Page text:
NATO Secretary General Jens Stoltenberg will visit Canada next week for talks with Prime Minister Justin Trudeau amid continuing tensions with Russia over Ukraine and Russian compliance with the Intermediate-Range Nuclear Forces Treaty.
The two leaders will meet at the Canadian Forces Base in Petawawa, Ontario, on July 15 and will have lunch with Canadian service members, officials at the Prime Minister’s Office announced Wednesday. Stoltenberg will also travel to Toronto later that day, to deliver a keynote address at Massey College.
“I look forward to meeting with Secretary General Stoltenberg to discuss pressing issues facing the Alliance and its partners, and to highlight Canada’s leadership on security challenges around the world,” Trudeau said in a statement.
“This year marks NATO’s 70th anniversary. Now more than ever, it’s vital that NATO Allies work together to defend the rules-based international order, and build a more peaceful, prosperous future for people around the world.”
Tensions over arms control treaty
Earlier this month Russian President Vladimir Putin formally suspended Russia’s participation in the Intermediate-Range Nuclear Forces (INF) Treaty, months after the Trump administration pulled the U.S. out of the key arms control treaty, accusing Moscow of violating it.
Signed in 1987, the INF Treaty banned an entire class of nuclear weapons. It required the U.S. and the former Soviet Union to destroy their nuclear ground-launched ballistic and cruise missiles with “intermediate” range capabilities between 500 and 5,500 kilometres. Production, testing and deployment of the weapons were also banned.
However, Washington has accused Russia of developing and deploying the SSC-8/ 9M729 missile system.
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According to NATO, the 9M729 is mobile and easy to hide. It is capable of carrying nuclear warheads. It reduces warning times to minutes, lowering the threshold for nuclear conflict. And it can reach European capitals from its launch points in European Russia.
Moscow denies that the missile system exceeds the 500 kilometre range limit. It argues that Washington’s decision to withdraw from the INF had nothing to do with Russia and everything to do with China.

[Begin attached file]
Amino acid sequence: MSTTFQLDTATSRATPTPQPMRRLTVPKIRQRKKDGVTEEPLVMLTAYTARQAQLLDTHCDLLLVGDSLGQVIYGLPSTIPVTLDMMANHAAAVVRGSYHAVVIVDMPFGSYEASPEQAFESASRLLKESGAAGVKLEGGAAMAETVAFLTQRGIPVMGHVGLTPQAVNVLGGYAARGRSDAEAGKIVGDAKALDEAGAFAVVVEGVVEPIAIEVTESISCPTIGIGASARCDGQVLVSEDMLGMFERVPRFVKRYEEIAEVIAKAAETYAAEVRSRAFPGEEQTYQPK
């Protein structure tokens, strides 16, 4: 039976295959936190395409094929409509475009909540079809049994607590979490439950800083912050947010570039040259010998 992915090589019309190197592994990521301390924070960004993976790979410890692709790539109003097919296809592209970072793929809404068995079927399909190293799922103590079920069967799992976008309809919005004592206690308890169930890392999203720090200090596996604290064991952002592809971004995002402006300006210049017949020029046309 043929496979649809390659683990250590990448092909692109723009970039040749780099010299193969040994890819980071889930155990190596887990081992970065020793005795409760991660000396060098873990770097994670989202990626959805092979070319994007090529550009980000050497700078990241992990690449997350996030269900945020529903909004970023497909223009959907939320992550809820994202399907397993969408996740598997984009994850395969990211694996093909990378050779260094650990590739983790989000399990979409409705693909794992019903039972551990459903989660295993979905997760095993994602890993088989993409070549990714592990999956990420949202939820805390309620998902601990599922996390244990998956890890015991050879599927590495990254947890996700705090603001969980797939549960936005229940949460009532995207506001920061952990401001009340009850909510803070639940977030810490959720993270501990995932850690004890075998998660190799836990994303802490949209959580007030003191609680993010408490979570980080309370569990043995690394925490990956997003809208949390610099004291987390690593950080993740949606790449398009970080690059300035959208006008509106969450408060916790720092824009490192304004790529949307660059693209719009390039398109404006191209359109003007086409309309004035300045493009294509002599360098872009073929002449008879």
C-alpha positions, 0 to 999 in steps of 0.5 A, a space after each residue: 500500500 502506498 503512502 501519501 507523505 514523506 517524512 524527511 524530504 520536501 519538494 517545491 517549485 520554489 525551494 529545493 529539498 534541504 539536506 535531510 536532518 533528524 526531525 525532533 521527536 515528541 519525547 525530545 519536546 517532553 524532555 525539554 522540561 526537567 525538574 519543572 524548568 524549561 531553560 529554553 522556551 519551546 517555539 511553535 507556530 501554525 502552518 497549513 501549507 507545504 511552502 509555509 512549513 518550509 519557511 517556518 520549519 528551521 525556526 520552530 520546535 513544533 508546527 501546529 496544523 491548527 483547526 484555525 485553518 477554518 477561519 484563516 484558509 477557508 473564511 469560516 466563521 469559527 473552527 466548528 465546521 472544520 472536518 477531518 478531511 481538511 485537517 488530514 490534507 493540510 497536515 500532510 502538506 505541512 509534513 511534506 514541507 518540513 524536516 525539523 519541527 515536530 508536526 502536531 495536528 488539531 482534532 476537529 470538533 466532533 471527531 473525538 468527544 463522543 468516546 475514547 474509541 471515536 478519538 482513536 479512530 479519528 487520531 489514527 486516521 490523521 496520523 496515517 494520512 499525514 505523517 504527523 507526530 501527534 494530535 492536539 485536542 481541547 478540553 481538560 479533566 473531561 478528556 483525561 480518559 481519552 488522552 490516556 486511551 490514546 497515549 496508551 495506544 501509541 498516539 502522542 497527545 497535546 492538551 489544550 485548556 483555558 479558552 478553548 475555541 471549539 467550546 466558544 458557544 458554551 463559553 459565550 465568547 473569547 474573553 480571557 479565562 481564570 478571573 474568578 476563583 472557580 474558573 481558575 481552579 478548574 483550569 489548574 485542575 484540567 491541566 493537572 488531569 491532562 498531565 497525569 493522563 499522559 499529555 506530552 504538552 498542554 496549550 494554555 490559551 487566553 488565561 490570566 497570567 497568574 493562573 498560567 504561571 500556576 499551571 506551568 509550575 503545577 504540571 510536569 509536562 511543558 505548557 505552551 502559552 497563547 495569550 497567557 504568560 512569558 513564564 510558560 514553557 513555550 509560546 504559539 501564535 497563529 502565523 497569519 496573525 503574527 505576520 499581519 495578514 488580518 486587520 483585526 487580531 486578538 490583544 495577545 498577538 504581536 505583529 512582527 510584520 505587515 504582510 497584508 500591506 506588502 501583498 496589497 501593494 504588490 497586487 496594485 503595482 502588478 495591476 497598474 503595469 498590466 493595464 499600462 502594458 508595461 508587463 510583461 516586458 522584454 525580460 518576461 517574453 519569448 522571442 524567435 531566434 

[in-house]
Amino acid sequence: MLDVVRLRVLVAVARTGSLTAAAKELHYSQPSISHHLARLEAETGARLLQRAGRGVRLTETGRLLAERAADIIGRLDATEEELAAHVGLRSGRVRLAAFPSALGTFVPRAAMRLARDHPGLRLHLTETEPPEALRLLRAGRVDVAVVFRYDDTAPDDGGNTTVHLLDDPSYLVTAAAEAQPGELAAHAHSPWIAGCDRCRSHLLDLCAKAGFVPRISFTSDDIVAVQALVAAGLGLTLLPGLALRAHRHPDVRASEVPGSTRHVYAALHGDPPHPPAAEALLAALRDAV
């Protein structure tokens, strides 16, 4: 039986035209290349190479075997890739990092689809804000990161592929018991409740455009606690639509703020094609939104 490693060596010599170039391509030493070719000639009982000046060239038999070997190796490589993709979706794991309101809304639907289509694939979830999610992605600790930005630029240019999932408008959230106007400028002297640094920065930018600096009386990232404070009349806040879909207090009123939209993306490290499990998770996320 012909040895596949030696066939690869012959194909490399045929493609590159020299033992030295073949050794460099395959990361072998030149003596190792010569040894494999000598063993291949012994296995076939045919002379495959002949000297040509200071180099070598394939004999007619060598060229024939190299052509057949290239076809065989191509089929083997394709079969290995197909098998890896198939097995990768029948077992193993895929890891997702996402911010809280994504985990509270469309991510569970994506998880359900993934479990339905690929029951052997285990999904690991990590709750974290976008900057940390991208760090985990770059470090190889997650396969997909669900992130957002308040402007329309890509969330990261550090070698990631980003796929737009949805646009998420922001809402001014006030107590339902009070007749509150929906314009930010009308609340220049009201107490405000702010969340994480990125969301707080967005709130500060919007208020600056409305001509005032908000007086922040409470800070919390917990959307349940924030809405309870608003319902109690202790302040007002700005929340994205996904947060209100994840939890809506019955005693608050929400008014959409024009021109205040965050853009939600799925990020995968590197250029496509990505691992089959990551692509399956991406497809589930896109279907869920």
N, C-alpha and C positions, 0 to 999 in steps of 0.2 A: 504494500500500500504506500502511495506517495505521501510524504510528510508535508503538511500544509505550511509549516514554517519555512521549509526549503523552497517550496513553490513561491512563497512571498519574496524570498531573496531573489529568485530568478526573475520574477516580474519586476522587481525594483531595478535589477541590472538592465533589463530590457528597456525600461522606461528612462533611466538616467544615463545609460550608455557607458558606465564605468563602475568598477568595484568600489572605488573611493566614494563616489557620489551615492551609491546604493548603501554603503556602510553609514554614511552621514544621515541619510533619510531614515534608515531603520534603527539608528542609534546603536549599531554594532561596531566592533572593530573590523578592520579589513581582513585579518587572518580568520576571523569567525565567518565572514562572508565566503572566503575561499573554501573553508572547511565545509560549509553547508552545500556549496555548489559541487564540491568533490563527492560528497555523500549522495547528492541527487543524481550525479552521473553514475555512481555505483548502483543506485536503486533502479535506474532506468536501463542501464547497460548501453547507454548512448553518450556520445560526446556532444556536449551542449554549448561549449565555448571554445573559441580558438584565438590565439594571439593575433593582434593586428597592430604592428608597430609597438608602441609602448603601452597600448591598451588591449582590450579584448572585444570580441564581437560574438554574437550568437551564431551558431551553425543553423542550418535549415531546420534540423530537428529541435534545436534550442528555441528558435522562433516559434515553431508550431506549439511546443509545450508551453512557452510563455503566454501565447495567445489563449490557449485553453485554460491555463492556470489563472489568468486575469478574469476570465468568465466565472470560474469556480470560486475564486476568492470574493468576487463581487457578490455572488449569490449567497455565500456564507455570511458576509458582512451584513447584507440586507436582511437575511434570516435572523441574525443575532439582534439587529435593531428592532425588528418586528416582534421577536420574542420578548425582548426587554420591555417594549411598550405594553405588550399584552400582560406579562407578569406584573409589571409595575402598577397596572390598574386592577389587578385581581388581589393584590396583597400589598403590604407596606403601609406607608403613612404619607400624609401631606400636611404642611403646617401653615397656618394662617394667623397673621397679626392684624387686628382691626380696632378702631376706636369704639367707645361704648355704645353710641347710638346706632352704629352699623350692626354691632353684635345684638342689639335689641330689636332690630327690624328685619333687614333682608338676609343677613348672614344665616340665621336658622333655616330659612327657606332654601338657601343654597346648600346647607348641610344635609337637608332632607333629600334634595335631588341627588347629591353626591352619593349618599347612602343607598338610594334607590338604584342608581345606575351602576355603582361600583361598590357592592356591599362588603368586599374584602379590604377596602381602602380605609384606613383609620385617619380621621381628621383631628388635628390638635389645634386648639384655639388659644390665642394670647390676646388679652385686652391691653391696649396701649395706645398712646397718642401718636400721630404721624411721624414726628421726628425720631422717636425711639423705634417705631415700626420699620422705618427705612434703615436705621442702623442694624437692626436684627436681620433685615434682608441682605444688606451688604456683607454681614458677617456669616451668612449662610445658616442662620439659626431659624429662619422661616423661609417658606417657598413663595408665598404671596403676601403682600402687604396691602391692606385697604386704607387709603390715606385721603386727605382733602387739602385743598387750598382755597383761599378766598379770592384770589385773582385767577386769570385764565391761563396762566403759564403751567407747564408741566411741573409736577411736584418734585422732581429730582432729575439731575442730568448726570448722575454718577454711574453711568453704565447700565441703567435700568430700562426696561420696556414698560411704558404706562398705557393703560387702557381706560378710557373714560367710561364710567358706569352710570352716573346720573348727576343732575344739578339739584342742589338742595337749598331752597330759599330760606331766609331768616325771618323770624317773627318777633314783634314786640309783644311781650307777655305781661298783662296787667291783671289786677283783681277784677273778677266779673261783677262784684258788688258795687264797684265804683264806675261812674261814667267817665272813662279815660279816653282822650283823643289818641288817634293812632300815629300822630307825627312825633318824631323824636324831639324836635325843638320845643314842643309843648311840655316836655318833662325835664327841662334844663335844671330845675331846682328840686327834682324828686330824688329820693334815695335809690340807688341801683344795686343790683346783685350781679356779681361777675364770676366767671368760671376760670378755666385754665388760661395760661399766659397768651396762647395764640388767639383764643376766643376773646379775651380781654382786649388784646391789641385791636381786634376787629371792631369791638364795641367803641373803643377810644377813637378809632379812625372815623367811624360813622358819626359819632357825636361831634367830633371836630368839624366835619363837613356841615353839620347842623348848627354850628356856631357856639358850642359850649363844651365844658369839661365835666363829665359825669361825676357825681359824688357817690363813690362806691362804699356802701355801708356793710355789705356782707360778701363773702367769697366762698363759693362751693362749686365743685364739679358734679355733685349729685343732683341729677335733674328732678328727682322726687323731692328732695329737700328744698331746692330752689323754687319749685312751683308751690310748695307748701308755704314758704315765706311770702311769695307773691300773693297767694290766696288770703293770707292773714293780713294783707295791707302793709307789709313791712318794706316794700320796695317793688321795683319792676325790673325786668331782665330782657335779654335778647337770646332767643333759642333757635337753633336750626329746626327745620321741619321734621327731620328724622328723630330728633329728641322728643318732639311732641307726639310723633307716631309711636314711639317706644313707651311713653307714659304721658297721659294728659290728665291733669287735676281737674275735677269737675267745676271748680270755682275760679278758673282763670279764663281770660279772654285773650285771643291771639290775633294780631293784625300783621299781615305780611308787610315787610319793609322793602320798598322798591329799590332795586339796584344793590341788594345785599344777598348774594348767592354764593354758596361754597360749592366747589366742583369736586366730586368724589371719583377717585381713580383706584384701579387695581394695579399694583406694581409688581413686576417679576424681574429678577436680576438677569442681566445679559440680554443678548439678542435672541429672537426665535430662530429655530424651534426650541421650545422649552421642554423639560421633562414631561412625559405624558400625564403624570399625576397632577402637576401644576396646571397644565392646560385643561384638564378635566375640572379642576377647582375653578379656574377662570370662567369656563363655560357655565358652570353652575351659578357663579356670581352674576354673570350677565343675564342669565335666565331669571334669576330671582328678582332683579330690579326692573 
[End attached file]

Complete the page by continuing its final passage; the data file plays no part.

Beijing is not party to the treaty and has rapidly expanded its missile arsenal as part of a military strategy designed to counter U.S. and allied military power in Asia, according to a research paper by the U.S.-China Economic and Security Review Commission.
The paper argues China has over a 1,000 missiles in its arsenal that would be banned if Beijing were subject to the provisions of the INF Treaty.
Talks between Russia and NATO on saving the treaty last week did not produce any significant results.
Showcasing Canada’s ‘leadership’ in NATO
Stoltenberg’s visit, his third trip to Canada since becoming the secretary general of the North Atlantic Treaty Organization, will also be an opportunity for the Liberal government to “highlight Canada’s steadfast commitment to the Alliance,” officials said.
Canada and several other NATO nations are facing pressure from the Trump administration to increase defence spending to reach the goal of 2 per cent of defence expenditures as share of the GDP.
Despite increases in defence spending by the Liberal government, Canada’s 2019 defence expenditures were projected to be about 1.27 per cent of its GDP, according to the latest statistics compiled by NATO.
Canada also falls significantly short of another key NATO yardstick when it comes to how much money from its defence budget goes to acquiring new equipment. In 2019, Canada was projected to spend 11.2 per cent of its defence budget on new equipment compared to the NATO goal of 20 per cent.
Instead, Trudeau will underscore Canada’s leadership within NATO, including at the head of the enhanced Forward Presence Battlegroup in Latvia and the NATO training and capacity building mission in Iraq, of the NATO Standing Maritime Group 2, and it’s training mission in Ukraine, officials said.
Canada became a founding member of NATO in 1949. Membership in NATO and the U.S.-Canadian bi-national North American Aerospace Defence (NORAD) Command are considered the two cornerstones of Ottawa’s defence and security policy.
With files from The Associated Press and Reuters